Even though Frances Smith Foster is right in suggesting that the unreliability of Jacobs's narrative results from the resistance of the reader to accept "her authority and the authenticity of her statements" ("Harriet Jacobs's Incidents" 97), more and more critics discuss the politics of representation in Jacobs's slave narrative, which negotiates with the most significant requirement of slave narratives as a genre, that is, its authenticity. Donald Gibson points out Jacobs's desire to stretch the boundary of the genre of slave narratives to accommodate her experience of sexual abuse under slavery (170). However, while Jacobs's slave narrative uncovers the sexual violation of enslaved women, the emphasis on the authenticity of slave narratives would again expose the victims to the trauma. To avoid such exposure, Jacobs has to negotiate with the generic demand of slave narratives in representing the horrors of slavery. In this sense, silence becomes an important strategy in Jacobs's representation of the unspeakable and unspoken subject. As Joanne M. Braxton and Sharon Zuber claims, Jacobs "appropriates silence to empower both her text and the character of 'Linda Brent'" (146). On the other hand, what critics fails to note is that silence functions as a trope of veiling, which is a significant aspect of Jacobs's representation and which contradicts sympathetic discourses to display or represent the sufferings.
Apart from the strategy of silence, the politics of representation in Jacobs's narrative which critics have explored includes the appropriation of the genre of sentimental or domestic fiction and the metaphors of "disguise," "concealment," and "loophole." Sandra Gunning has pointed out that Jacobs falls into line behind sentimental and domestic novelists as her narrative focuses on women's virtues and maternity in order to preclude "discussions of sexual exploitation and miscegenation as subjects unmentionable in a white familial setting" (333). The appropriation of sentimental or domestic fiction aims not just to represent the unrepresented but to avoid unveiling the unrepresentable. Jacqueline Goldsby suggests that not only does Jacobs write in disguise by using the pseudonym, but writing for her is a form of disguise (16). Indeed, representation may not be the only object of Jacobs's narrative; instead, what is at stake is the way of representation that empowers the other rather than renders the other vulnerable. Similarly, Michelle Burnham argues that the interplay of confession and concealment enables a black feminist agency in Jacobs's narrative (281). Likewise, the trope of "loophole" is interpreted as the site for fighting against slavery, "a venue of escape" (Smith 29) and a space for "at once evasive and direct action" (Gibson 170).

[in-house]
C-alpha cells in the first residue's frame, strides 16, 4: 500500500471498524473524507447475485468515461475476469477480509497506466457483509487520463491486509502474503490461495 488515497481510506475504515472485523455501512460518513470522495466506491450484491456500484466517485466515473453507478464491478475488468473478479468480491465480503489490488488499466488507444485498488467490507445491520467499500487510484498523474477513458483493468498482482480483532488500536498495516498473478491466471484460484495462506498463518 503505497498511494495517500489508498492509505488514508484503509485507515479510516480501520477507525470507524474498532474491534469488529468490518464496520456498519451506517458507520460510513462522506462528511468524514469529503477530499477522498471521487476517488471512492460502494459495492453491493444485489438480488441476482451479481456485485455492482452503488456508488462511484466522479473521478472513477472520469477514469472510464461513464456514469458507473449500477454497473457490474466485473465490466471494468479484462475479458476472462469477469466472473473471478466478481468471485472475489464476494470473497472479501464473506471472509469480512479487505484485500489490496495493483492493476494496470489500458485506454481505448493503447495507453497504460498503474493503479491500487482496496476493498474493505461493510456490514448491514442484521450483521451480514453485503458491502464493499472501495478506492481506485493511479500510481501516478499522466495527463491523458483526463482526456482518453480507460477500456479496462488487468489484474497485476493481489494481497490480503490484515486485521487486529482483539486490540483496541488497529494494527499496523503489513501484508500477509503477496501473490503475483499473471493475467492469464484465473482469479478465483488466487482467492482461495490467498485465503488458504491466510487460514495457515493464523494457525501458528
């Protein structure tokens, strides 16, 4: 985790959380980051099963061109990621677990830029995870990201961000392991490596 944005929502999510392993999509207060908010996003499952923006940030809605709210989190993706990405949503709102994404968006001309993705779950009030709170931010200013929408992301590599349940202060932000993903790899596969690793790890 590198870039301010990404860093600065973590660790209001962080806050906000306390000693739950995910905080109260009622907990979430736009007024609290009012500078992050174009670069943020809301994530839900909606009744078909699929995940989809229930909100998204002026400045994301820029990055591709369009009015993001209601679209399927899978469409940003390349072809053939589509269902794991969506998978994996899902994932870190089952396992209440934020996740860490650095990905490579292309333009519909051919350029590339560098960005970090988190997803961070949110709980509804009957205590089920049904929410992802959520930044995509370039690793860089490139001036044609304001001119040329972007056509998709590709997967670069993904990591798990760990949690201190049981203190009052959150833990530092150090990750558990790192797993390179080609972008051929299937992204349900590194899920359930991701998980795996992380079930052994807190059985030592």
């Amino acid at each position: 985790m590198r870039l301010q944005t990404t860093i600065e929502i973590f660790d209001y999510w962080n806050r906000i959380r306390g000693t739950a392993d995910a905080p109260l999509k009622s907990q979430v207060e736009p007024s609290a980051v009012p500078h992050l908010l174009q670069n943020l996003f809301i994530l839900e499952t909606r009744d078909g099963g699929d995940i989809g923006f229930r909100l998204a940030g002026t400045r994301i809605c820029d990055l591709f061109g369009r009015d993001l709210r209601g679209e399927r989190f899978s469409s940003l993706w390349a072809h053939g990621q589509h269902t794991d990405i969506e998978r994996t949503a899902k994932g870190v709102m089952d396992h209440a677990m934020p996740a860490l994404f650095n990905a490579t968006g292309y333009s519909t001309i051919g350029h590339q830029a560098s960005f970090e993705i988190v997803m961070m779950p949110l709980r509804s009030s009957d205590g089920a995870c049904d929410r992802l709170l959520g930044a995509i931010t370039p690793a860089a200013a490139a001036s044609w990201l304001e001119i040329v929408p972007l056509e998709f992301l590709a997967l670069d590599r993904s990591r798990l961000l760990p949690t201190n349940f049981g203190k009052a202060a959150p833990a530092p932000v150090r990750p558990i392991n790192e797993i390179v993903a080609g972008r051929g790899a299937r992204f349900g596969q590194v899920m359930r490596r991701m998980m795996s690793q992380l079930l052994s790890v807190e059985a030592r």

Despite the fact that scholars have noted that Jacobs's narrative is characterized by silence, concealment and disguise, seldom do they connect these strategies of her representation to her appropriation of and resistance against the rhetoric of sympathy. Indeed, the rhetoric of sympathy was widely used in early American politics and culture to ensure social order and stability and to bridge the gap between self and other; America's founders read the works of moral philosophers, which were concerned about natural human affective responses to others' sufferings, and sentimental fiction participated in the efforts of educating American readers through the use of sympathy (Boudreau 5-7). (4) For instance, in such novels about Native Americans as Hobomok and Hope Leslie, the sentimental plots focus on the sympathetic relation between the white characters and the racial other, which promotes a sense of identification, rather than difference, between the colonizer and the racial other. By the same token, in the abolitionist novel, Uncle Tom's Cabin, the readers are encouraged to imagine themselves in the position of the slaves. Jacobs's adoption of sentimental, domestic fiction is recognized as a way of appealing to the reader's sympathetic identification, but her claim of difference is not generally acknowledged. This essay seeks to explore the relationship between Jacobs's view on sympathy and the politics of representation in her slave narrative. More specifically, my discussion focuses on Jacobs's ambivalence about the reader's (mostly white, middle-class women) sympathetic identification, which obliterates the difference of her experience. Further, in this essay, the politics of Jacobs's representation is reconsidered and shown as a way that Jacobs revises the work of sympathy.